Where to Place Acoustic Panels For Best Sound Effect
It’s enough of a challenge to figure out where you lie in the spectrum of people who need acoustic treatments or soundproofing and similar dilemmas. As discussed before, it can be a bit of a fine line to walk.
I know, for us, it wasn't exactly an easy feat, when we set it up in our home's theater room. It's always a struggle to decide what you need and how to achieve it best. It doesn't help when you consider that a wrong investment can cost a lot if you make mistakes.
Obviously, it's not that hard or costly to purchase some acoustic panels, but it can add up if you end up going in without a solid plan. Costs do add up if you need to buy multiples of even the best deal.
That’s why the goal here today is to make sure you:
One word of warning: there is no ideal solution that can magically solve all your acoustic problems. In all honesty, the science of acoustics often relies on a person’s feel of it all and their opinion on how things ought to be, more than it relies on something precisely and coldly based on math alone.
Where to Place Acoustic Panels
First of all, you need to be sure of what your end goal is, which is usually what sort of room you plan on having and thus what they need to achieve the best results out of the paneling you intend to install. It differs based on the purposes of the room itself.
Let’s go through some different types of rooms that might need acoustic treatment and generally discuss what their main needs are:
Keep in mind that using the panels as described above is just a general solution. Now, let’s take a look at the steps necessary to provide the best possible acoustic treatment to your space, depending on what you need and want to accomplish:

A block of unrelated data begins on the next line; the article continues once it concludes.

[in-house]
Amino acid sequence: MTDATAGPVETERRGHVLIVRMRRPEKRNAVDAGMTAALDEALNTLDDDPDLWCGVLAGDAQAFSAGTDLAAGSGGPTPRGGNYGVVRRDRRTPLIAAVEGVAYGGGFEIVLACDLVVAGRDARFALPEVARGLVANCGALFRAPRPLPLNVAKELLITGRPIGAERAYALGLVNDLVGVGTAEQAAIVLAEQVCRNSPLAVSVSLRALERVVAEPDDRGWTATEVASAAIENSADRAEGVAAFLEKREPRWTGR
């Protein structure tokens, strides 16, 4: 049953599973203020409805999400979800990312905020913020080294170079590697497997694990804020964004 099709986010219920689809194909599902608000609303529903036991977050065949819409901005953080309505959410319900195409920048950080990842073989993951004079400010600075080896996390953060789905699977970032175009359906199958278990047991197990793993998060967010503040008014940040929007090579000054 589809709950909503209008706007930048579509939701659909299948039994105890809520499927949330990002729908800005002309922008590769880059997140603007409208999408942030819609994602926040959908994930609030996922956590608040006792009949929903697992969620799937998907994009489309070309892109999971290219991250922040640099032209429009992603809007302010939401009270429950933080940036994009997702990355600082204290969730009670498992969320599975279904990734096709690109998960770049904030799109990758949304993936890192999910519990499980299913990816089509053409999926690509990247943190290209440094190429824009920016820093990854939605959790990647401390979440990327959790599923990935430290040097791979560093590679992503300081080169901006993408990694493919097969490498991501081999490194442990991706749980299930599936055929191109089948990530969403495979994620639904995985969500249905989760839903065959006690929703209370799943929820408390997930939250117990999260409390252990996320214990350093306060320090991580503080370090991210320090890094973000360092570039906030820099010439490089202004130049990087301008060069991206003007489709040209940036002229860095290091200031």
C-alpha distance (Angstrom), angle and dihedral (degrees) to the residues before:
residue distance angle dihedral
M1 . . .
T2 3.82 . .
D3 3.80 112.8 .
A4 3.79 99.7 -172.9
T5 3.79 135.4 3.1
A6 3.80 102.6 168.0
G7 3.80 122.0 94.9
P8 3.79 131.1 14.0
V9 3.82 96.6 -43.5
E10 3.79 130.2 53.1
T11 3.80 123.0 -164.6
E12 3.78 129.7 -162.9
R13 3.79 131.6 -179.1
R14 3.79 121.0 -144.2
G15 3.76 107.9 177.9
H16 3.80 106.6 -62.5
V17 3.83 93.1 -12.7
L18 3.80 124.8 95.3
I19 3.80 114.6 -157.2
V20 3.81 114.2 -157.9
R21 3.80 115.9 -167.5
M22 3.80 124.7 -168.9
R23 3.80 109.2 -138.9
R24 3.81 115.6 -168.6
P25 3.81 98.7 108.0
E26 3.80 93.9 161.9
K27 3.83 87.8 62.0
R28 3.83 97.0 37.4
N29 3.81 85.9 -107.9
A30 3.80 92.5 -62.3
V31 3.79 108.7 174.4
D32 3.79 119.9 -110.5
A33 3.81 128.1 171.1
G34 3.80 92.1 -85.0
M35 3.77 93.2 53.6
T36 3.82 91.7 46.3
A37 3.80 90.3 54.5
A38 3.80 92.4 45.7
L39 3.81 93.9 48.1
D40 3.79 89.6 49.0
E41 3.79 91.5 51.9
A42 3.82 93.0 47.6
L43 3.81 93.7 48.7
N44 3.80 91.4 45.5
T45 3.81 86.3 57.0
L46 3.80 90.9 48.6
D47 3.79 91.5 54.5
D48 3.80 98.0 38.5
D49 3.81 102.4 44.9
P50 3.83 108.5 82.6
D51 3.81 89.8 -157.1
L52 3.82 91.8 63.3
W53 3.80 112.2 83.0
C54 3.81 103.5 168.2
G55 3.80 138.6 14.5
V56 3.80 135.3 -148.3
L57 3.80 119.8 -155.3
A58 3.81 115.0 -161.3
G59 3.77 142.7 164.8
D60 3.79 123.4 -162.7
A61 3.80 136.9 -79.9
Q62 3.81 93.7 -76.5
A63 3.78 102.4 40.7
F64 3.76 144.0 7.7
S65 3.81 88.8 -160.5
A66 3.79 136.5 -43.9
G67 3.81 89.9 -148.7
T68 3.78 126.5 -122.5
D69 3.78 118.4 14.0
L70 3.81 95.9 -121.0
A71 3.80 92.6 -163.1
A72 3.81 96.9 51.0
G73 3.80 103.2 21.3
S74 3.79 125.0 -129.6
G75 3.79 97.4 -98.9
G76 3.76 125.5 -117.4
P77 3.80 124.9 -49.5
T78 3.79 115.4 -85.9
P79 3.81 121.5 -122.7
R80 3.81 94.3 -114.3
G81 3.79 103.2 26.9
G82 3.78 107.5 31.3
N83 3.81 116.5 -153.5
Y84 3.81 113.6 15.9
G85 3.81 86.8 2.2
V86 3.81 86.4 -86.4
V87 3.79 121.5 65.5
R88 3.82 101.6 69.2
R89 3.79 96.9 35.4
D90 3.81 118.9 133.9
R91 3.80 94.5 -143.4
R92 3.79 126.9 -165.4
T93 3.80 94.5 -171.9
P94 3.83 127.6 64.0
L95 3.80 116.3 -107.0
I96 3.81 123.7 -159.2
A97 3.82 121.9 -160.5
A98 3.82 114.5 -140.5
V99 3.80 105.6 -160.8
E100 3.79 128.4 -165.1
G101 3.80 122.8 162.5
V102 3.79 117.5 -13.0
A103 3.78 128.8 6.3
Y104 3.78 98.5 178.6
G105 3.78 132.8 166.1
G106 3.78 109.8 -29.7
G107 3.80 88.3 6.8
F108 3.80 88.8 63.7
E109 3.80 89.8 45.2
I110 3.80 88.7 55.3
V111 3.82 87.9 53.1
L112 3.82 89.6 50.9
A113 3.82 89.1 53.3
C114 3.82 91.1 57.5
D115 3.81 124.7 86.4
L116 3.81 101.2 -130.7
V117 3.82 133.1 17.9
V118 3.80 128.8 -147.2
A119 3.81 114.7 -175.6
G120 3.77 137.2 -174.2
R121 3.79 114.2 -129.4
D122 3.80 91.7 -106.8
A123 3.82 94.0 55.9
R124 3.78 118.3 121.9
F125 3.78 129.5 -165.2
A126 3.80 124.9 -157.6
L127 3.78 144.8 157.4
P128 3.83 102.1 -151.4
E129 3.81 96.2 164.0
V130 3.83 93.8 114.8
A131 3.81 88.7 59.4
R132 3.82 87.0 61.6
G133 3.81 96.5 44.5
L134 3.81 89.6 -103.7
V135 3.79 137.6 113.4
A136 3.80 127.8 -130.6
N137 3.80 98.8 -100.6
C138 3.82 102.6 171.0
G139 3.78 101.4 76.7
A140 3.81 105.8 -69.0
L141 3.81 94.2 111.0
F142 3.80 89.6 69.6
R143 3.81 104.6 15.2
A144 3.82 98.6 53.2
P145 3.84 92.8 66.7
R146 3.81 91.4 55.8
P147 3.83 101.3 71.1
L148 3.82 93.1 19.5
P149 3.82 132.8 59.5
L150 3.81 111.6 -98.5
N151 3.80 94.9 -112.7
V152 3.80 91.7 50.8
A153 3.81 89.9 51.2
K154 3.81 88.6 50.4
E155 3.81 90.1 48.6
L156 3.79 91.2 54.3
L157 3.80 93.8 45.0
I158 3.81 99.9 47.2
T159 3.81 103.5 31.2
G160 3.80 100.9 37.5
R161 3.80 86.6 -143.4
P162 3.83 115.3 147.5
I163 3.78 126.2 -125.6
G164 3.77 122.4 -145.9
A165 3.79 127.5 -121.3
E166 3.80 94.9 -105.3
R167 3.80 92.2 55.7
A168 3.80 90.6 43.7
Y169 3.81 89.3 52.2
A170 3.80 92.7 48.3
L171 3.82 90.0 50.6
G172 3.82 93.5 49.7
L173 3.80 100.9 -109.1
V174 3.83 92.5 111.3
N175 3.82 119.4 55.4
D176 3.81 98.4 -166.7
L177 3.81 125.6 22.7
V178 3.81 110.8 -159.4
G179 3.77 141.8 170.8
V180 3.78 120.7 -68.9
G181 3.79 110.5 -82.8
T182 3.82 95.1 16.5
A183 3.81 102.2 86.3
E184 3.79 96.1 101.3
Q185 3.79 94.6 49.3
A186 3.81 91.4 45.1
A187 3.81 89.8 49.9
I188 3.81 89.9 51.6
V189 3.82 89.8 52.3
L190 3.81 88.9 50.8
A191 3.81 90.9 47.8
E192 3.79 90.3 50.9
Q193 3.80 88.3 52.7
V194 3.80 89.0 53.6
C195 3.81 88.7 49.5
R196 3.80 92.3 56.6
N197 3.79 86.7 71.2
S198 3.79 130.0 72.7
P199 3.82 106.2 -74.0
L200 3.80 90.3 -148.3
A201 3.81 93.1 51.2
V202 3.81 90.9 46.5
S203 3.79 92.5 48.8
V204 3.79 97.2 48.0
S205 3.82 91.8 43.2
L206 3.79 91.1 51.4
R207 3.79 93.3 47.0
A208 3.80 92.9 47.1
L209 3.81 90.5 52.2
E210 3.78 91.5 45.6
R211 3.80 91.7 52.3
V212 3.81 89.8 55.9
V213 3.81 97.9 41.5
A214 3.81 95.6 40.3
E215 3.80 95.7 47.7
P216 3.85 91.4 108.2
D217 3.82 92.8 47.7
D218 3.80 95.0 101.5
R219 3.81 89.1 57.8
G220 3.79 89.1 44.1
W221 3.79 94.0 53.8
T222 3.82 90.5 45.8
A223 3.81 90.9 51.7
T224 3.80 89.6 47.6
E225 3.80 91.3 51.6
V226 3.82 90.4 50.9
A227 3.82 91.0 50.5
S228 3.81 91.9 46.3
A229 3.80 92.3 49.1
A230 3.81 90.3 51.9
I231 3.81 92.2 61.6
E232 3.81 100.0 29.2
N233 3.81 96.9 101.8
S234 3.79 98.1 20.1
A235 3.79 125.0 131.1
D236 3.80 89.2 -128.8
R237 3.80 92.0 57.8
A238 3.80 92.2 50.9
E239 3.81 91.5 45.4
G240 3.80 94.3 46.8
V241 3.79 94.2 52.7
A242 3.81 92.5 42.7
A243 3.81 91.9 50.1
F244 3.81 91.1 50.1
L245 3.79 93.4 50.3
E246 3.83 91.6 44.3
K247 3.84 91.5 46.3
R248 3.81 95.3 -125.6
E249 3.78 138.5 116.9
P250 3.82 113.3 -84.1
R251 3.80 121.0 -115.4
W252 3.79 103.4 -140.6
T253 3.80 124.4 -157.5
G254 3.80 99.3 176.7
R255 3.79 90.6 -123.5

1. Extensive Measurement
It is always best to measure twice, if not thrice and only cut once. After all, measuring is a process that can be repeated a number of times, while a cut cannot be reversed.
This is something to keep in mind when “measuring” your acoustic needs in the space. Slow and deliberate, patient approaches yield significantly more than guessing and estimating based on your gut feeling alone.
The first thing you need to do is check for any acoustic anomalies. That is to say, you need to research if any parts of the room could be an issue in the future.
Playing various sounds, in various ways, around the room, helps with this. For example, taking your phone and walking around the room, playing a song, generally helps you discern if there are any anomalies, such as:
These are just my own descriptive names for what is basically fairly commonplace. Areas of wall or ceiling that tend to absorb sound can really mess your plans up.
Dead corners can occur, alongside the absorbent areas, if the material is too porous. This tends to be a bad thing since absorbed vibrations of sound will inevitably ruin the quality of that sound.
Echo is also poor for sound quality, caused usually by either ceilings being too high without proper compensation or materials at specific parts being too hard. Often times, both.
2. Deciding on the Panels
You can generally get panels that claim they can both absorb and diffuse sounds. However, I recommend spending a bit of time online and deciding what panels are recommended for which specific task, since hybrid panels tend to be largely useful in general terms, not for specific tasks.
Overall, your best bet is to buy these only after you have a firm plan in place and you’ve done preliminary recordings or viewings, speeches and so on, first. Then you go on to decide what you need for the placement itself.